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A Quick Guide for First-time Home Buyers

A Quick Guide for First-time Home Buyers

Purchasing a house is a big decision, so it’s normal to have questions. You may wonder how to get help for your closing costs or the best down payment programs available. 

Today, you’ll learn a little more about the grants, programs, and home loan options available.

Types of Programs Available for Home Buyers

Buyer costs can be overwhelming, but there are many loan programs to help you handle the down payment and closing costs. These include federal and local tax credits, government-sponsored and charitable programs, and more.

DPA Grants (Down Payment Assistance Programs)

The down payment is a big expense, and most mortgages require it. Most lenders accept assistance, helping you cover those upfront costs.

Down payment programs are often grants and low/no-interest loans, which are exclusive to first-time buyers. They include:

  • DPA Loans – First-time home buyer programs can help cover your down payments. These include forgiven loans, deferred payment loans, and a second mortgage
  • DPA Grants – Get assistance for your down payment through a grant, which doesn’t get repaid. The program requirements might differ, so you should check with your state and local government.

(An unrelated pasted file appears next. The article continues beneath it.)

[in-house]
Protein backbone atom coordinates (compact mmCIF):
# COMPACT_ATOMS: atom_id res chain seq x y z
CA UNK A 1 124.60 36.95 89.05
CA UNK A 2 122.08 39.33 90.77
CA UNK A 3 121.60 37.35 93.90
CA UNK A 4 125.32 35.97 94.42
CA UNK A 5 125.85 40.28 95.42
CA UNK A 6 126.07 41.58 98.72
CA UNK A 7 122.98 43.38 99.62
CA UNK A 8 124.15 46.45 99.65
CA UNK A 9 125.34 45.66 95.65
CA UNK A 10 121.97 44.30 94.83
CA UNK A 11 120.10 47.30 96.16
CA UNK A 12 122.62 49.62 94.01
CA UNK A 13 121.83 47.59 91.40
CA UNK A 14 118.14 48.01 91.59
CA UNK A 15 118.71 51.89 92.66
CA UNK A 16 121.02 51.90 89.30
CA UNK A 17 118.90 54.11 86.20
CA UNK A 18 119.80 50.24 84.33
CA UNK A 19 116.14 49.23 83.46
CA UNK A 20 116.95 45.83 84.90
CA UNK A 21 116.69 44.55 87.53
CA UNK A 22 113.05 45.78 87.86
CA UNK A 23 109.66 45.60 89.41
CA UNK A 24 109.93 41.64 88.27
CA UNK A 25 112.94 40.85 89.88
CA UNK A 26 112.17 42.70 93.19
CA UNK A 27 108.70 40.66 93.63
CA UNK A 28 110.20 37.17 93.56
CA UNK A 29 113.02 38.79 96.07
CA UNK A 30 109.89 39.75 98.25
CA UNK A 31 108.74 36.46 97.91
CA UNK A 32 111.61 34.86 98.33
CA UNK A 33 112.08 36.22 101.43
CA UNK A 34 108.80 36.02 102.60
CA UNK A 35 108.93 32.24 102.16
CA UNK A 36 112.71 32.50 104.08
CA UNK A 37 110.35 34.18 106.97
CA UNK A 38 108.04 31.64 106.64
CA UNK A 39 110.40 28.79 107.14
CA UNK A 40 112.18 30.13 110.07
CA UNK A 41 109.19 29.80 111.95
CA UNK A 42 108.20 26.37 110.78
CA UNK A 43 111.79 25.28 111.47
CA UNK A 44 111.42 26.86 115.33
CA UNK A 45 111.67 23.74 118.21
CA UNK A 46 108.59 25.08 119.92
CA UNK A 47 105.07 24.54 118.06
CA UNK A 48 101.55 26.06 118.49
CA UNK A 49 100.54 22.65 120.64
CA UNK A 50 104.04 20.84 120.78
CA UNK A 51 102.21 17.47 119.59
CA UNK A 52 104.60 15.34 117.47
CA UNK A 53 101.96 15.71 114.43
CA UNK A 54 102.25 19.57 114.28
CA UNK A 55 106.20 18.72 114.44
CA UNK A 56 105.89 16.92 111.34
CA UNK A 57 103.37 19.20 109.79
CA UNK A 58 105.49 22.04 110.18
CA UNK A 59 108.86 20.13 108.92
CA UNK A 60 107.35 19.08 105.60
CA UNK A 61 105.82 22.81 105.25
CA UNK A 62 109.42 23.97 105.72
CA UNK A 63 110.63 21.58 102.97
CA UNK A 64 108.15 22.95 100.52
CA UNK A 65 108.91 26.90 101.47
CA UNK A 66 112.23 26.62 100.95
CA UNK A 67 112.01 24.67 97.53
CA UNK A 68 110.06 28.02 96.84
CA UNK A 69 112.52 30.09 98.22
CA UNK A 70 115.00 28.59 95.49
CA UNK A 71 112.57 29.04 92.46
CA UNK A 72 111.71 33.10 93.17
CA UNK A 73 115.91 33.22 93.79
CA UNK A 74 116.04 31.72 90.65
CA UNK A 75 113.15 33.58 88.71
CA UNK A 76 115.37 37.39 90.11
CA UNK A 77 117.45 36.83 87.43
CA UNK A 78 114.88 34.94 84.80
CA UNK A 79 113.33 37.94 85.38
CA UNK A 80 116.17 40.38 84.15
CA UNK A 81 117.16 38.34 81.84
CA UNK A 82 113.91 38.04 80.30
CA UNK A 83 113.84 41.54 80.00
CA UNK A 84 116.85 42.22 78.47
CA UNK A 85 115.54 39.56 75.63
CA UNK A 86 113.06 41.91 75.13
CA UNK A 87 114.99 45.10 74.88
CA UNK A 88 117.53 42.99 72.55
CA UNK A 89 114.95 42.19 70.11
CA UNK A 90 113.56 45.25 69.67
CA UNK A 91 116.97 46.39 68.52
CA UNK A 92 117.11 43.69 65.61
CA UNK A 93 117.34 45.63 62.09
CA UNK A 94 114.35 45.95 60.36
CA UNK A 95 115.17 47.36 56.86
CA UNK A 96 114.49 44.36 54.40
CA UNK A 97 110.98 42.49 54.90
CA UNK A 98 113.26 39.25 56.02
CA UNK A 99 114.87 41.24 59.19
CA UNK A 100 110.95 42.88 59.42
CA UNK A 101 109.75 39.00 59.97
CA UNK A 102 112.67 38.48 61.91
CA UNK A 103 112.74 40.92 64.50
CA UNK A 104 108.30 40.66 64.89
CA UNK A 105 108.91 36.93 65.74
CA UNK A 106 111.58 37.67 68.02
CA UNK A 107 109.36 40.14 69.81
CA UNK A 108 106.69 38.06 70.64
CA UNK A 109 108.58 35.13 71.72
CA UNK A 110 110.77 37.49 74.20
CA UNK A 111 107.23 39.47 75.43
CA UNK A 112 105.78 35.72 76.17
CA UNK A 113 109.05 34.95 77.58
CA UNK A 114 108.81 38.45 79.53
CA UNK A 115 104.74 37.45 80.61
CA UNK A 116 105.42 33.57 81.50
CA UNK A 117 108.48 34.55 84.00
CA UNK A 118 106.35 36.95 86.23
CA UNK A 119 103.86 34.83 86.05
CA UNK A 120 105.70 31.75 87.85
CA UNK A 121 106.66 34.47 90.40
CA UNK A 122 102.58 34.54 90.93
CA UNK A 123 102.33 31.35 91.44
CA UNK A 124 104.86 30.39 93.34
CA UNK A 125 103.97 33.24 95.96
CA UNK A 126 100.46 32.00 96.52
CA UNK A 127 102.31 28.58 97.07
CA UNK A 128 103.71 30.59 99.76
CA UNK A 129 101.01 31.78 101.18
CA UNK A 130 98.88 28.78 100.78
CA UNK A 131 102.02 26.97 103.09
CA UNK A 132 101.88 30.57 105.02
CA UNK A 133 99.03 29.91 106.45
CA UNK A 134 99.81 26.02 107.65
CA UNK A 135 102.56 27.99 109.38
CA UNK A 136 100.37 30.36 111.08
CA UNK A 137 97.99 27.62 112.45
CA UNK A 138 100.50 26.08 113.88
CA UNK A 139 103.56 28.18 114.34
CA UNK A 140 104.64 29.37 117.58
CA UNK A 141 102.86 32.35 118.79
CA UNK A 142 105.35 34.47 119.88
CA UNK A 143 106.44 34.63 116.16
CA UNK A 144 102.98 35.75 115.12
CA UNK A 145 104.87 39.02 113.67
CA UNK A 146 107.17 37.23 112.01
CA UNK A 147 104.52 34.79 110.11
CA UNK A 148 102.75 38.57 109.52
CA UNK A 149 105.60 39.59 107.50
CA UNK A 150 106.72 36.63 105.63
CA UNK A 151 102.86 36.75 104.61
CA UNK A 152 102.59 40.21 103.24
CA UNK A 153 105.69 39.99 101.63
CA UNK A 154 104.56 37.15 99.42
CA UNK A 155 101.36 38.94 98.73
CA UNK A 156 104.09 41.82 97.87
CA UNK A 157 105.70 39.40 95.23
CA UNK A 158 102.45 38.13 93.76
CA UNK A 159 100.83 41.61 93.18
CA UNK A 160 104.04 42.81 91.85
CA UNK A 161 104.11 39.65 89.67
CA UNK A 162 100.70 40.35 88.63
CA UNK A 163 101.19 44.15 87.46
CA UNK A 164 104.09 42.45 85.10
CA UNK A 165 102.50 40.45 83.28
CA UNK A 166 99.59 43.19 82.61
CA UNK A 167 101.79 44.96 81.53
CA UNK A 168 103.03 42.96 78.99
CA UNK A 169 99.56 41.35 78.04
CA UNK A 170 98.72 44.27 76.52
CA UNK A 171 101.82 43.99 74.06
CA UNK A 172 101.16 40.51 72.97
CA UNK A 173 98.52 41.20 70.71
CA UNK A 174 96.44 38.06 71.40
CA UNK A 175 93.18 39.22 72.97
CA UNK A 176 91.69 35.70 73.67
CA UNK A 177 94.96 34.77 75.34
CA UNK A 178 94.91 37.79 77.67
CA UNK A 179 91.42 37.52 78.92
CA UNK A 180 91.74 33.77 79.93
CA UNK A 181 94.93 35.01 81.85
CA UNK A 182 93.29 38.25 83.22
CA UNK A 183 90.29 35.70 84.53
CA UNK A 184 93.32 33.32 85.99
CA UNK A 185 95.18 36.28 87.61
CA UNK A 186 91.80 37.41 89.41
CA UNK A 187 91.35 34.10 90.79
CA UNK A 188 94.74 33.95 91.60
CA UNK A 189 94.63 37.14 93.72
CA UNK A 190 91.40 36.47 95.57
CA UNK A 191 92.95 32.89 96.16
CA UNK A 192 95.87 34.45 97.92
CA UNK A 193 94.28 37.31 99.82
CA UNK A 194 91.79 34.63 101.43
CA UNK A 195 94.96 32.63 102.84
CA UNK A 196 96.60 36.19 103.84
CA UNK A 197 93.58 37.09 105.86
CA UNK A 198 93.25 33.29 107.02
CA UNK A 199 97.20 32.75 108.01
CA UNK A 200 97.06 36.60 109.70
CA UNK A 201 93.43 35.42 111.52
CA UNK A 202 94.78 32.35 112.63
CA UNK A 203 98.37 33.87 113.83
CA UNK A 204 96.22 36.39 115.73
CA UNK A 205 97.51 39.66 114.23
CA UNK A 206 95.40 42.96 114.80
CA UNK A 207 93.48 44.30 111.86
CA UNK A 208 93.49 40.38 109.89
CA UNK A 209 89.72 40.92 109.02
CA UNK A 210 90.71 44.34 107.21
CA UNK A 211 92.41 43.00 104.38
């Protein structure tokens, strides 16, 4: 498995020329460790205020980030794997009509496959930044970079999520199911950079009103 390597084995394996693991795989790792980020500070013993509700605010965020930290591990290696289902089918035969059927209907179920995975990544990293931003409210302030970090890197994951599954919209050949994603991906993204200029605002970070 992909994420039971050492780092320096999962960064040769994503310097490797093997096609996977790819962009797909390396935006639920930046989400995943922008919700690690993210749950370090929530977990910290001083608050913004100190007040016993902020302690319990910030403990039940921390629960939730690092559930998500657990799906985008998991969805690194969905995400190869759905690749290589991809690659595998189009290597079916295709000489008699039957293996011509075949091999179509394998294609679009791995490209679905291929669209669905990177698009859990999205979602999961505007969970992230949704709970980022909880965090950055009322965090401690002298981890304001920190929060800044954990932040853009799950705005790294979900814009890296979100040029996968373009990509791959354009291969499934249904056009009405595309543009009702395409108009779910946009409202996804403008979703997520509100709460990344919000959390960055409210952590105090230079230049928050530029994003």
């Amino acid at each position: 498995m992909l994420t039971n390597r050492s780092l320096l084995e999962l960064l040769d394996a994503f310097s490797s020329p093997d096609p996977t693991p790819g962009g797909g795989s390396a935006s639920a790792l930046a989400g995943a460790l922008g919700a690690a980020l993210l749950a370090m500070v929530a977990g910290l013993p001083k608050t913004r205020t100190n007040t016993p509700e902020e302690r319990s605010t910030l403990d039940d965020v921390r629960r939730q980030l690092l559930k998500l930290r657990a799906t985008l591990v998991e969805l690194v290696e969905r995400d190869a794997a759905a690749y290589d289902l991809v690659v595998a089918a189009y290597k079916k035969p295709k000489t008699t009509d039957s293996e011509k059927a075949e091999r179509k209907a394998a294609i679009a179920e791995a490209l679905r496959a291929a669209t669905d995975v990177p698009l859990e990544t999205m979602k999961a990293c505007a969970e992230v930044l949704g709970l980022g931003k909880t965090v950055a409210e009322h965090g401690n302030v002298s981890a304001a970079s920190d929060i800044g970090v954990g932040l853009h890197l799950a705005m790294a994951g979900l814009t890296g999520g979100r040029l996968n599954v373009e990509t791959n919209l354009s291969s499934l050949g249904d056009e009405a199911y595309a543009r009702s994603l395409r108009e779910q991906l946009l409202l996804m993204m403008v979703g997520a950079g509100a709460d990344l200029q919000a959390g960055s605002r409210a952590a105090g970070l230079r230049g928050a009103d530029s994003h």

Tax Deductions, Such as Private Mortgage Insurance

First-time buyers used to have the Housing and Economic Recovery Act, which offered a credit of $7,500, but the program ended back in 2010. However, there are still deductions you can take to lower taxable income.

Deduct your mortgage insurance costs for one vacation home and your primary residence from federal taxes if the mortgage is under $750,000. That includes your PMI and the mortgage insurance premiums found on an FHA loan.

Government-backed Loans Through the Federal Housing Administration

The federal government also offers loans for first-time buyers and no down payment. This can help you lower your monthly mortgage payments!

Assistance with Closing Costs

Assistance with Closing Costs

Closing cost assistance programs work similarly to down payment assistance in that there are private and government programs out there. 

The closing costs are the additional fees paid toward the end of your home-buying process. They can be anywhere from two to six percent of your home loan price.

Sometimes, the seller handles the closing cost through a seller concession. This could lower the interest rate and help with property taxes, though it won’t assist with monthly payments.

Charitable Programs

The NACA (Neighborhood Assistance Corporation of America) can also help you purchase a home. It provides education and mortgage counseling for financially unstable households. You don’t need a down payment or require a minimum credit score, but the professionals here offer a personalized look at homeownership options.

Guide Summary

Taking on a monthly mortgage payment can seem daunting, especially when you learn about interest rates, loan origination fees, and all the rest. However, it is possible to get assistance through the federal and local governments. Home buyer education is the first step to finding options.

Though it’s wise to hire a real estate agent, you can also turn to employers, nonprofits, and charities to help buy a home.

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